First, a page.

It all started when I bought the house.
Actually, no. If I’m honest, it started before that – back when I was working in real estate, I was occasionally called upon to create an amortization schedule for a non-bank mortgage. Fortunately, my word processing program at the time (Microsoft Works!) had a spreadsheet program included – how amazing it was that I could input a few figures and poof! I was able to break down monthly payments for the next 30 years!
Once I bought the house, I thought it would be useful (and fun!) to keep track of my own payments, so I created an amortization schedule. Because I could.
Then I opened a separate savings account, and I created my own personal “escrow account.” I am paid bi-weekly, so I thought it would be a good idea to transfer half of my monthly house payment to the savings account every pay period. Of course, I “round up” the amount I transfer – I looked at it as a painless mini-savings plan. And then, every so often, the extra funds went to make additional principal payments. After all, at the beginning of a mortgage term, the principal is only a tiny fraction of the payment – an extra few hundred dollars a year translated to shortening the term of the loan by a few months.
I eventually got the bright idea to start stashing my car payment in the same account.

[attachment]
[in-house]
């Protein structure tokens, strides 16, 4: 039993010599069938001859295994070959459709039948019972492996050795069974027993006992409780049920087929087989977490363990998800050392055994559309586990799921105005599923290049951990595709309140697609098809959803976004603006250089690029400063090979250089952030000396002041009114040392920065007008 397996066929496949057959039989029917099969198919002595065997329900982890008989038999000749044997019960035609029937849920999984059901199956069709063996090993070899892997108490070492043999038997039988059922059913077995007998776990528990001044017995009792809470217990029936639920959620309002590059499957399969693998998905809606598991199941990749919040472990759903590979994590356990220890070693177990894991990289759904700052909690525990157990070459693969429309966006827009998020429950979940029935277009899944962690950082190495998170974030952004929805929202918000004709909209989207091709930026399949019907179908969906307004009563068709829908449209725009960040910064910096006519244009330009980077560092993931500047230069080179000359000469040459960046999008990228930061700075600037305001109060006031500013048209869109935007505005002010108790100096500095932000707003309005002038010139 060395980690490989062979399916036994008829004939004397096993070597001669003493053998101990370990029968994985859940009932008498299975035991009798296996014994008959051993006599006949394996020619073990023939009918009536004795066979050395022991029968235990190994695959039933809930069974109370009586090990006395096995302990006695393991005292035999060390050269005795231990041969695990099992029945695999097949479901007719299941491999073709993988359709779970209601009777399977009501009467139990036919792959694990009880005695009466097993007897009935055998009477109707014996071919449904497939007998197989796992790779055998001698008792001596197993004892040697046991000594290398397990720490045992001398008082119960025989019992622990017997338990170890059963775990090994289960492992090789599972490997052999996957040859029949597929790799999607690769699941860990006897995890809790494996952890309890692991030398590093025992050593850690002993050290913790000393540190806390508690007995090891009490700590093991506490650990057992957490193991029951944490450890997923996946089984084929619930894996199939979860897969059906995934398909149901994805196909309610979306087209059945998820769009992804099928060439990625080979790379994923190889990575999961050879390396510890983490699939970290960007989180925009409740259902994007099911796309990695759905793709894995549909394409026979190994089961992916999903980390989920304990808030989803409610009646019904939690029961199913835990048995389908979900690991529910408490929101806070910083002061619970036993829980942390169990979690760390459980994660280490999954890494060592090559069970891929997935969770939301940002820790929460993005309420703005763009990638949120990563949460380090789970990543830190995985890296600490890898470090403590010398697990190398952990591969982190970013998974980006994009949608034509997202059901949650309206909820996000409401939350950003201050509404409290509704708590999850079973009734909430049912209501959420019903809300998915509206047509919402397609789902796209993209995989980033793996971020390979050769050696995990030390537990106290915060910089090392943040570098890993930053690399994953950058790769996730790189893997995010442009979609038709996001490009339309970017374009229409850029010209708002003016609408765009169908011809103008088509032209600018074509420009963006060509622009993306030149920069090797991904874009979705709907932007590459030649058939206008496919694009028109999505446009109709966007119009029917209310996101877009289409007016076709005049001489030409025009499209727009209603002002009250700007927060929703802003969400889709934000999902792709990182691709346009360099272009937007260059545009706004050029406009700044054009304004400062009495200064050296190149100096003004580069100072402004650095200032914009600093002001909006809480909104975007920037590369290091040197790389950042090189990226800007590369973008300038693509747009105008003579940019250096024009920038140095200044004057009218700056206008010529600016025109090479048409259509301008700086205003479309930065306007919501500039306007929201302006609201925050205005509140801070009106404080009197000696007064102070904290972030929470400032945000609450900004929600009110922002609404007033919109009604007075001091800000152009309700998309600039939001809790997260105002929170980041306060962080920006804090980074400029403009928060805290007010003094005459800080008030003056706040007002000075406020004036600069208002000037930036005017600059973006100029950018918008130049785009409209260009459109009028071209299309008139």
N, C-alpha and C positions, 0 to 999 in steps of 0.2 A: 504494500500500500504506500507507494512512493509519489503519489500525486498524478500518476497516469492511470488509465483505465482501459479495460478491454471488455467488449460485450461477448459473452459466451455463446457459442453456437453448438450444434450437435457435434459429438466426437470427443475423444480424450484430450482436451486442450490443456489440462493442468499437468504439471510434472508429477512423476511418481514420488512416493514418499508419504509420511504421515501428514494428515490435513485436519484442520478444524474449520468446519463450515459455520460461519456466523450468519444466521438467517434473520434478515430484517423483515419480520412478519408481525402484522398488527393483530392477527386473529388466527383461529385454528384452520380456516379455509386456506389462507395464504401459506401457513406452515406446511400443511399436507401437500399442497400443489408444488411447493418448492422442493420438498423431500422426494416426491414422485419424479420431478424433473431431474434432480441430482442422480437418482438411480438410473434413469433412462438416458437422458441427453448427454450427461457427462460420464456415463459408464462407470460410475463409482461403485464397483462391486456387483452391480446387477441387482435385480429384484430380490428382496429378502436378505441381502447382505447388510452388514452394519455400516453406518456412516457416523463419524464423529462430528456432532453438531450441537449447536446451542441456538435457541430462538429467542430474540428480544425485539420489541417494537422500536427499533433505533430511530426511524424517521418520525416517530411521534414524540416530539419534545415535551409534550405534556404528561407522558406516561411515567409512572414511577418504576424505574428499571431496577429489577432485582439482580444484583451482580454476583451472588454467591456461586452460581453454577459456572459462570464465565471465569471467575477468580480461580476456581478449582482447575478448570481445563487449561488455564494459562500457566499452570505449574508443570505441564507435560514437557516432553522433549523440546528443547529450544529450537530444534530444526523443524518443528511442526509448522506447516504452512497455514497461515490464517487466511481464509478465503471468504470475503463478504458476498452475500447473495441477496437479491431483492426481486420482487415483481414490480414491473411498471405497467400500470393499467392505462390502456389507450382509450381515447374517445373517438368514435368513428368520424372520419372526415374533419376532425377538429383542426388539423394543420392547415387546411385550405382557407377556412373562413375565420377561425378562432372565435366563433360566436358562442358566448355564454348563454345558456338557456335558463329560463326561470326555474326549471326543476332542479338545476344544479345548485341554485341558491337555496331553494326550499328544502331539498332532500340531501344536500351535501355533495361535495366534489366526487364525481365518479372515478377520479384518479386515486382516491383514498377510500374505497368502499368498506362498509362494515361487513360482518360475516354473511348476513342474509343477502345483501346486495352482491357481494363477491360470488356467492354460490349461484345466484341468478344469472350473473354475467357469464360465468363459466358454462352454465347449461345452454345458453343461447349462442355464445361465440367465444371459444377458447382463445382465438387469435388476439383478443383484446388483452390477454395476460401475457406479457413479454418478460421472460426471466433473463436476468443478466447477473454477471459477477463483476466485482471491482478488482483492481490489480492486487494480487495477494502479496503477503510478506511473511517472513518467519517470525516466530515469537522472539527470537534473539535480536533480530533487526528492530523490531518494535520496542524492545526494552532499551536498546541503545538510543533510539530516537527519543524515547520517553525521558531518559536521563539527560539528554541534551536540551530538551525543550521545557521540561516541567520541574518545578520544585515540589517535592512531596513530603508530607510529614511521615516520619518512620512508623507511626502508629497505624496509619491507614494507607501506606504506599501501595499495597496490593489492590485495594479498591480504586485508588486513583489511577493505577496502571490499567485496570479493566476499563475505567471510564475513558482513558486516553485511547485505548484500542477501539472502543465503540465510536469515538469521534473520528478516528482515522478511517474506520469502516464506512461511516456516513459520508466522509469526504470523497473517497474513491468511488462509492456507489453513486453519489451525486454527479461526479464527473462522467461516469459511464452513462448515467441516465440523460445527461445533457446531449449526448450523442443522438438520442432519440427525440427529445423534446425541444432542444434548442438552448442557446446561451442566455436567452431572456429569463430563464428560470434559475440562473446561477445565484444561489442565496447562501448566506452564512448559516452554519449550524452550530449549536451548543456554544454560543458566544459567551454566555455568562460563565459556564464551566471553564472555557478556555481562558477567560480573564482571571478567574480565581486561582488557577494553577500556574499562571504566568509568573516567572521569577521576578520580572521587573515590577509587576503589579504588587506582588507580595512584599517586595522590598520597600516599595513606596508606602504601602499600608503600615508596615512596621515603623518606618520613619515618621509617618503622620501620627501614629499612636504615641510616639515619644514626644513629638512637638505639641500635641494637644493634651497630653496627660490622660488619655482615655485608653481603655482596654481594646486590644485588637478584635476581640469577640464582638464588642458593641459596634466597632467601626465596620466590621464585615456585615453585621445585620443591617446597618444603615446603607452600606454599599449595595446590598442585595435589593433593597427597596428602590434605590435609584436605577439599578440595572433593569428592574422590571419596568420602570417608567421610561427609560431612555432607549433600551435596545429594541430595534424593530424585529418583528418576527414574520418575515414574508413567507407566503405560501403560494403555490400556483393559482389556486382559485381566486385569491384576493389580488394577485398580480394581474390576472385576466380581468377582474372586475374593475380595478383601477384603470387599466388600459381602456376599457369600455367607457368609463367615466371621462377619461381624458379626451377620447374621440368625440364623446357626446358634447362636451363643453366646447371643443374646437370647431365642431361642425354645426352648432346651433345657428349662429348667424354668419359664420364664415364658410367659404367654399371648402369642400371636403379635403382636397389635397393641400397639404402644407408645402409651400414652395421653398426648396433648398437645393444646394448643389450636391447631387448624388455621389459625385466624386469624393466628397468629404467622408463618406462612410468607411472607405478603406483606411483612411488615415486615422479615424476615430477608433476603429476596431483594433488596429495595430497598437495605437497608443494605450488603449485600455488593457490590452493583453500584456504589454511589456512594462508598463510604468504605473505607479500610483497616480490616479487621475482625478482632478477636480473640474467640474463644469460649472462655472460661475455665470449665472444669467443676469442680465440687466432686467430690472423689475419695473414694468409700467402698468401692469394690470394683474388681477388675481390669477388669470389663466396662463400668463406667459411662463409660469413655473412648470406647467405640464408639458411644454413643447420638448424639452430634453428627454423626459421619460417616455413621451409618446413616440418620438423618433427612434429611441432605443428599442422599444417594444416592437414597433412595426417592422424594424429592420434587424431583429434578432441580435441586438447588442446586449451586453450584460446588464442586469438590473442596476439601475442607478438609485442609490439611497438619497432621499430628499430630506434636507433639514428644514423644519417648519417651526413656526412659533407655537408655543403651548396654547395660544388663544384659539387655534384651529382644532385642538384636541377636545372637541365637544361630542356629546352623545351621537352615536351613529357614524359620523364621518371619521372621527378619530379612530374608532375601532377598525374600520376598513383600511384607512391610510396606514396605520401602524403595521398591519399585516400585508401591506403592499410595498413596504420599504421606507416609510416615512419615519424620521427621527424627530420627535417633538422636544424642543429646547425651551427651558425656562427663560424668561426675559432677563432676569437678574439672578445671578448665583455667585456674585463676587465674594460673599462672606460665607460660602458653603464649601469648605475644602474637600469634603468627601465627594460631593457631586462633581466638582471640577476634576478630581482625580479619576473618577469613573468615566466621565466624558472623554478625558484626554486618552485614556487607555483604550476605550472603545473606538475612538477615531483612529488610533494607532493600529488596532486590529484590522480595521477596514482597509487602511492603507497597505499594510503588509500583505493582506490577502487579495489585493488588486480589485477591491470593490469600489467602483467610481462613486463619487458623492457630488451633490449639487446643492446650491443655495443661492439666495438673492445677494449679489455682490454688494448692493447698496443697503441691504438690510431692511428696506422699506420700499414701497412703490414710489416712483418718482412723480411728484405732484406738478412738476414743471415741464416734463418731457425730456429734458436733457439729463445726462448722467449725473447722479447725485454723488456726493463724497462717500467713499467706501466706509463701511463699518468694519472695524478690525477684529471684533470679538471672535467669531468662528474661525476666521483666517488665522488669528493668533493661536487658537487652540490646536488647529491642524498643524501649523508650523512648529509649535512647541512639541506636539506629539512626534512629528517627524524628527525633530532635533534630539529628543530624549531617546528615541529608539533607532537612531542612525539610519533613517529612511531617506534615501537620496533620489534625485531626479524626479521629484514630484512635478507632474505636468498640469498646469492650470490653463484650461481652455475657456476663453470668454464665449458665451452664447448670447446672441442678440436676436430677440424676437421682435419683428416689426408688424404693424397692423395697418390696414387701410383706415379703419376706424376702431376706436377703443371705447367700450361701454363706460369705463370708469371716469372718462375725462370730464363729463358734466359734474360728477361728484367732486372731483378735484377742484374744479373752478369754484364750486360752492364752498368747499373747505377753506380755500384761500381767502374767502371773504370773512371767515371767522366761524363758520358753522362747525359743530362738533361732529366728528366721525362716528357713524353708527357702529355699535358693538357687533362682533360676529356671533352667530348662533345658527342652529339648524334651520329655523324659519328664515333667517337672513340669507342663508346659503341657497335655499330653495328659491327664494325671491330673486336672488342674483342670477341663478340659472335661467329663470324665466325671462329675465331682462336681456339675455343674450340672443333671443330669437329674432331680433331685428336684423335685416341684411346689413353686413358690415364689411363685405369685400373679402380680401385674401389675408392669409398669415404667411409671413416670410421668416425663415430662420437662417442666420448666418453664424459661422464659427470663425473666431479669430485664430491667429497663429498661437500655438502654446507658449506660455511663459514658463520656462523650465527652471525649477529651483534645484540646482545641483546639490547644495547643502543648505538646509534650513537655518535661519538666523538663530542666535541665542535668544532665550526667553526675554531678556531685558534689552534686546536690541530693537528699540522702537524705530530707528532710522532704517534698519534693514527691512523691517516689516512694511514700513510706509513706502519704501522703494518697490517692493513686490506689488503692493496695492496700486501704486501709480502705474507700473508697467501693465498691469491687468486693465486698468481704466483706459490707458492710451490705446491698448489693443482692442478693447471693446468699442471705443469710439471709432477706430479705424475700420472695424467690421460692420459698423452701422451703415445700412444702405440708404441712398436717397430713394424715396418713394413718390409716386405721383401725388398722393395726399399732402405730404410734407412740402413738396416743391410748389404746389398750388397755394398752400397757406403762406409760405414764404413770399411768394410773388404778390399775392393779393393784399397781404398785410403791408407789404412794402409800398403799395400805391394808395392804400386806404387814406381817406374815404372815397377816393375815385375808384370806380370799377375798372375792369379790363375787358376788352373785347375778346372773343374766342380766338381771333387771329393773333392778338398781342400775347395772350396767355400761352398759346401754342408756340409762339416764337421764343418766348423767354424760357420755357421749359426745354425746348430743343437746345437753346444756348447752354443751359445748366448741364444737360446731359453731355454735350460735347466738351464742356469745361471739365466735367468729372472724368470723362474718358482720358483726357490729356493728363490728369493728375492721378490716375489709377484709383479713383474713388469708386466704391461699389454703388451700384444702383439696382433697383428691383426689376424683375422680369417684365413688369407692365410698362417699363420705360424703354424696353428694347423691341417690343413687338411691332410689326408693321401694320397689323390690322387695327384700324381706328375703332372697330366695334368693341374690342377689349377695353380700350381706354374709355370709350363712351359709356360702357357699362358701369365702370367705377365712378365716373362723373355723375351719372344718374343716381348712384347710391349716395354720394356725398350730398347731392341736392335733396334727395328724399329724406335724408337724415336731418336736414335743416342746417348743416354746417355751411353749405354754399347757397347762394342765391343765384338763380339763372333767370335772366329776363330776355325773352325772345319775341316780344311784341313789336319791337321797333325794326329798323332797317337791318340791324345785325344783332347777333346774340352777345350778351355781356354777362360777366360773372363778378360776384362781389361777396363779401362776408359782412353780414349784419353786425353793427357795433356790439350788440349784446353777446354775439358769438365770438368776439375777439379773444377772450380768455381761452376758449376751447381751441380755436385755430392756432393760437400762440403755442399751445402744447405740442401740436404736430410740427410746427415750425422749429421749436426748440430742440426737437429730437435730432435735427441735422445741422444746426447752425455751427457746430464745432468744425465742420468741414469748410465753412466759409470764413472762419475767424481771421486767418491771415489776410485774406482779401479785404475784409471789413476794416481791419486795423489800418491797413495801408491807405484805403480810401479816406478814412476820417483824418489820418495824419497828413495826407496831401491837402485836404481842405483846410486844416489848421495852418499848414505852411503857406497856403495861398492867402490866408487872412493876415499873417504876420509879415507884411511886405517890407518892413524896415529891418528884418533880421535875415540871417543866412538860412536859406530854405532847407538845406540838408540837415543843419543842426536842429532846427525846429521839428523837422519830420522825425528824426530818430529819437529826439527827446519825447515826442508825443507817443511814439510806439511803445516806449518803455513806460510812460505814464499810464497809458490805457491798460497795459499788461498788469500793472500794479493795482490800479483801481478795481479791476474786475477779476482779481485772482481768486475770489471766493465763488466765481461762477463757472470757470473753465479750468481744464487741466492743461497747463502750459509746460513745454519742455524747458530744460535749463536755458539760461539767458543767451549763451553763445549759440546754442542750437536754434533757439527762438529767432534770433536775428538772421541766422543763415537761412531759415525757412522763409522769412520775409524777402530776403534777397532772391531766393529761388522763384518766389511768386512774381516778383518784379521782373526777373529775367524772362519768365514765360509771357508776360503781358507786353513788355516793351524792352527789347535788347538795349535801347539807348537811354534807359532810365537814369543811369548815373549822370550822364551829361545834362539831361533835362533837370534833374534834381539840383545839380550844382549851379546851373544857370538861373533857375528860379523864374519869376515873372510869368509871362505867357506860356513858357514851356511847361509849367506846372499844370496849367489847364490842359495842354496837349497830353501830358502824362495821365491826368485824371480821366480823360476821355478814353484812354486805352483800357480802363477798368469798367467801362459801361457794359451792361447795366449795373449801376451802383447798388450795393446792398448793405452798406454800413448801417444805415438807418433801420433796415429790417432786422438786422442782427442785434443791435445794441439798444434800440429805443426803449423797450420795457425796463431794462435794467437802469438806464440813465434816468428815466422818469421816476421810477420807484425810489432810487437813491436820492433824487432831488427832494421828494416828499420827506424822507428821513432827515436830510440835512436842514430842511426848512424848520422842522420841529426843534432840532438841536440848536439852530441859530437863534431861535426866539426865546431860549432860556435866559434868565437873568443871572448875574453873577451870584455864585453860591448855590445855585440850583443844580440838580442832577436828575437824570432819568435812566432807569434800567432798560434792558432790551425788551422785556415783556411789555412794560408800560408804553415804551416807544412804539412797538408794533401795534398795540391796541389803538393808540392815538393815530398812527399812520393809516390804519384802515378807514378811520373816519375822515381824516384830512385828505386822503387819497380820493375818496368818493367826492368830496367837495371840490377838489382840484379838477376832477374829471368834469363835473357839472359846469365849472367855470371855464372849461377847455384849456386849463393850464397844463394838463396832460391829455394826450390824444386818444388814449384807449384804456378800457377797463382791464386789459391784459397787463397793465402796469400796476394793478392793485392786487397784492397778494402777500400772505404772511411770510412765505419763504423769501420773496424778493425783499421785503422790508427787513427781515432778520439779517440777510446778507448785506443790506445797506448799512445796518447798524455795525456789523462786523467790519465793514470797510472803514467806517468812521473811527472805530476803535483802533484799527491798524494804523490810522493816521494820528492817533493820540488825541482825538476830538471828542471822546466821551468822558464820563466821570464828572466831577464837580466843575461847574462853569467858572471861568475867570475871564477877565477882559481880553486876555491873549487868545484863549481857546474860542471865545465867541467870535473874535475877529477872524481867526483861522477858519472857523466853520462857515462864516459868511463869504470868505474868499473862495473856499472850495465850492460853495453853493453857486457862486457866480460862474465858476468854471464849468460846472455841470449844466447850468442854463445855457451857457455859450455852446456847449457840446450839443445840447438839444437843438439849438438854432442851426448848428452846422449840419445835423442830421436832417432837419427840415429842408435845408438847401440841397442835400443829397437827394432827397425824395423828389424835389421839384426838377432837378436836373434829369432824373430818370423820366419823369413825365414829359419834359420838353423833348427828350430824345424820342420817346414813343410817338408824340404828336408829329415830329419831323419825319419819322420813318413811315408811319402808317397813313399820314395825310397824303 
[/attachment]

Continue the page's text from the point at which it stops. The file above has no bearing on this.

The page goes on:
But the real genius (if I do say so myself!) was when I added other other larger expenses – things that come up annually. So I divided the annual cost of homeowner’s insurance, car insurance, and the like, by 12. That, along with the mortgage and car payments, became the amount I transfer monthly, and half of that is transferred each pay period.
Of course, now there are a few more things to account for, so I created a spreadsheet to keep track of it all, to be sure there is actually enough to cover the payments when they come due, without having to resort to borrowing from the mortgage payment – that’s just asking for trouble!
And since I have the spreadsheet all set up and everything, it was a simple matter to add some more expenses – it’s just more data – to track.
Amortized over a year, my annual subscription to Cook’s Illustrated website only costs $6.25 a month.
A few hundred dollars for the annual vet’s visit for a giant breed dog is really about $35 a month.
Once I paid my car off, I just created a separate “sub-account” – right there in my spreadsheet! – for car repairs and replacement. The money is still transferred to that account, but now it stays there until it’s needed.
I’ve calculated (well, the spreadsheet has calculated) what I have to transfer to this savings account every pay period to cover each of these commitments.
Thanks to the magic of my spreadsheet, the bills practically pay themselves!
Just don’t ask me about my checkbook register spreadsheet. Or my credit card spreadsheet. Or my dog food spreadsheet. Or my canning spreadsheet. Or my Italian sausage spreadsheet. Or my weight loss spreadsheet.